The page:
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Balancing the Grind with Amanda McEniry, Head of Marketing at Homely.com.au

Amanda McEniry is the Head of Marketing at Homely.com.au, an online real estate marketplace redefining the way people to buy, list and sell property.

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1) To kick things off, could you tell us a little about your career background and current role?

I’m Head of Marketing at Homely.com.au. We’re an online real estate search marketplace redefining the way people find their homes. Homely combines real estate listings with unique information about streets and suburbs.

I completed a Bachelor of Commerce at Monash, then worked in a number of advertising agencies. I constantly struggled with overwork, burnout and, towards the end, feeling unfulfilled. I was always more interested in holistic business strategies and branding. 

I ended up moving ‘client side’ and working in financial services. I discovered an untapped passion for finance and property. After working in retail mortgages and online broking for four years, I joined Homely.com.au.

It sounds unbelievable, but my role is as close to perfect as I could have imagined. I work on interesting things with intelligent people in a business with honest values and a burning ambition to succeed. I know how lucky I am.

2) What does a day in your life look like for you? Can you take us through a recent workday?

Despite all my best intentions, I am not and will never be one of these people who wakes up at 5am to meditate and drink lemon water. I’ve finally made peace with that. During the week, I’m usually up around 7am. I love my coffee in bed while I get up to speed on work, news, social media and emails.

Monday: I work from home and ease into the week. Mornings are usually WIPs, meetings, and planning for the day. Afternoons are dedicated to deep work. I need solitude and quiet for this.

Tuesday – Thursday: I’m usually in the office. My days are varied: some days are strategy and high-level work with the Leadership team, others are very hands on. I normally wrap up around 6pm, head off for a run, then home to relax. I may or may not log on later, depending on what’s happening. I listen to sleep meditations when I go to bed, which has been a game changer to help me switch off.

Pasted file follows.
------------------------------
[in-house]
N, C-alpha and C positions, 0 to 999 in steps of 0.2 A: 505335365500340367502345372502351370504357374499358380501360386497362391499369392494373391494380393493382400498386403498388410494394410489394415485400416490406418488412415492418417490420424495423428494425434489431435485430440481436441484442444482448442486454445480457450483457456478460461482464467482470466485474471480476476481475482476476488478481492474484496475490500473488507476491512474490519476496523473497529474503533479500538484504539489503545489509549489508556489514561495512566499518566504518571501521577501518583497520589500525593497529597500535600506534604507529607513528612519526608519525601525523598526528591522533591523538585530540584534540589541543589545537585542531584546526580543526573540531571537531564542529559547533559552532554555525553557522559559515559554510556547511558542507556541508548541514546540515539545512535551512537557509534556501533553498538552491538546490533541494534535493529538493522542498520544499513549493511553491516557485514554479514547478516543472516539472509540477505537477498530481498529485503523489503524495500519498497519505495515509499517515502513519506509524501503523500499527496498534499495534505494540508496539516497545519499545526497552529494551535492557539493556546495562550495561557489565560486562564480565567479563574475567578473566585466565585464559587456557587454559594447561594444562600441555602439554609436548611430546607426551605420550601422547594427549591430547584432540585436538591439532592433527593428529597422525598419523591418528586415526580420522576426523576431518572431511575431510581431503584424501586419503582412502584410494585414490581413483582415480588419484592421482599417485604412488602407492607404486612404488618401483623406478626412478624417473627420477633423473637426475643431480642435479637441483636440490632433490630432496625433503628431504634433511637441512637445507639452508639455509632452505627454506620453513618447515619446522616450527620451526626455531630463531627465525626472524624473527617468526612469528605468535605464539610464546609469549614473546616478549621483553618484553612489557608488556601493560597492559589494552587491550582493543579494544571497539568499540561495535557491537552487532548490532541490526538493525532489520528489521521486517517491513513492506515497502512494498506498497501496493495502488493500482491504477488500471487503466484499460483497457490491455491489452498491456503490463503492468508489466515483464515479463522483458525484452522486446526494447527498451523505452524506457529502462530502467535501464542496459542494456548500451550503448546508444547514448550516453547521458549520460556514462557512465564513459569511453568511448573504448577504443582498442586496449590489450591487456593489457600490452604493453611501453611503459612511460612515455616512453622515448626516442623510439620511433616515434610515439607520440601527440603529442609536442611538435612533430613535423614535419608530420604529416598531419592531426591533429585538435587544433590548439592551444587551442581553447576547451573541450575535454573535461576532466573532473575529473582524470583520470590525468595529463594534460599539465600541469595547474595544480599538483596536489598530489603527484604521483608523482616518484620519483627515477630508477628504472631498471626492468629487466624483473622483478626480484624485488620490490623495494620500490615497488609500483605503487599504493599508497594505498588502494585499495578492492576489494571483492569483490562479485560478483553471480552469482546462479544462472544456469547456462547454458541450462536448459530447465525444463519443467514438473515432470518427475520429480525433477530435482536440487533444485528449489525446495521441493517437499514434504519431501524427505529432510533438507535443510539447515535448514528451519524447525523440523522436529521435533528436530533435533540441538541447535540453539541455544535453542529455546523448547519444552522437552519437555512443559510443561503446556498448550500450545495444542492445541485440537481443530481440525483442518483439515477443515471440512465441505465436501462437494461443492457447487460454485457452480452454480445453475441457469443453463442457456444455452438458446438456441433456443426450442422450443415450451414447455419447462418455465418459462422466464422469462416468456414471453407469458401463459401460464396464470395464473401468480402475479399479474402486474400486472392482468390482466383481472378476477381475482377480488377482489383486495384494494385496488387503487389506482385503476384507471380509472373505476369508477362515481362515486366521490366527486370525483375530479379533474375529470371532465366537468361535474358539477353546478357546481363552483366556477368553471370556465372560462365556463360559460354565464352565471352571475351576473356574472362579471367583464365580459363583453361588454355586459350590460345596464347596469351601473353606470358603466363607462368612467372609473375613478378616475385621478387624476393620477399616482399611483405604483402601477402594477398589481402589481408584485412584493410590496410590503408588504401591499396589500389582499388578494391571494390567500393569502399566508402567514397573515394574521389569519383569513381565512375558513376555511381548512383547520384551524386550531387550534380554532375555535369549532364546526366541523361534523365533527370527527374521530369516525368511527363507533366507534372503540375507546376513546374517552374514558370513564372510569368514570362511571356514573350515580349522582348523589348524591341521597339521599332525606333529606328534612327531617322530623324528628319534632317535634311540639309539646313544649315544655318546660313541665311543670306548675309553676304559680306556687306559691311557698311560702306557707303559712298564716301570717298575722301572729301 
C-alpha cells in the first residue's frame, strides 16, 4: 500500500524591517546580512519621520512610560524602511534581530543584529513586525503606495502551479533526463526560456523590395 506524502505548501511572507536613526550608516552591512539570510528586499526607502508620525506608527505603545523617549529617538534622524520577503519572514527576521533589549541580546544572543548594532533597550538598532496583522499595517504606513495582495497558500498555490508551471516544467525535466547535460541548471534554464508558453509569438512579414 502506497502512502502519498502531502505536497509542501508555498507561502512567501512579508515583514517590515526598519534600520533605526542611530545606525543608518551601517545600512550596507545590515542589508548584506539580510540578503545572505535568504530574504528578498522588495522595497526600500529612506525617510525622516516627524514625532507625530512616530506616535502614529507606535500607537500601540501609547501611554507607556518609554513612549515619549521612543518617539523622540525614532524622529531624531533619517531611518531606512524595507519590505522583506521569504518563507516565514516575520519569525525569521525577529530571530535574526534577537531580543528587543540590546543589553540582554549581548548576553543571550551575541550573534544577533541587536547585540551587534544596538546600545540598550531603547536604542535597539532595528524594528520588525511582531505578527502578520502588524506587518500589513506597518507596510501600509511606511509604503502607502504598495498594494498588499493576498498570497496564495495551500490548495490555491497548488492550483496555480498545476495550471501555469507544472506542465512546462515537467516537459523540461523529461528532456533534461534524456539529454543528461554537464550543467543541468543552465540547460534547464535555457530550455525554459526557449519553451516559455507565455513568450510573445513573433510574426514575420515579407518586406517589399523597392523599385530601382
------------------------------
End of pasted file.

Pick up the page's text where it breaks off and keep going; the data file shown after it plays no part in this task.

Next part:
Friday: I reserve my one and only early morning wakeup call for Fridays, when I run at the track with my social running club and best friend before heading into the office. That sets my weekend off on the right note. Fridays are also great for seeing lots of faces in our Collins St office and catching up with other teams.

3) Does your current role allow for flexible or remote working? If so, how does that fit into your life and routine?

Homely is an extremely flexible work environment and has been long before COVID. The tenure of some of the staff is testament to this.

Flexibility shouldn’t be defined by how many days you’re “allowed” to work from home. If you constantly feel monitored, left out or don’t feel like you can ask a question safely, it doesn’t matter how many days you work from home or remotely, you won’t enjoy the work. 

My role is flexible in that I have freedom to choose how to get the best out of me, and this ultimately benefits the business. There’s no huge pressure to conform to a certain time of day or rigid process here. 

While we encourage face to face interaction especially for ideation or problem solving, we are also supportive of those team members who feel more productive working from home. We’re all here because we’re incredibly self-driven people: if there’s work to be done, we know it will get done.

Homely places a huge emphasis on health and wellbeing and it’s lived and breathed from the top down. It’s definitely the most flexible work environment I’ve ever seen, especially in a tech-driven company.

4) What does work-life balance mean to you and how do you work to achieve that goal?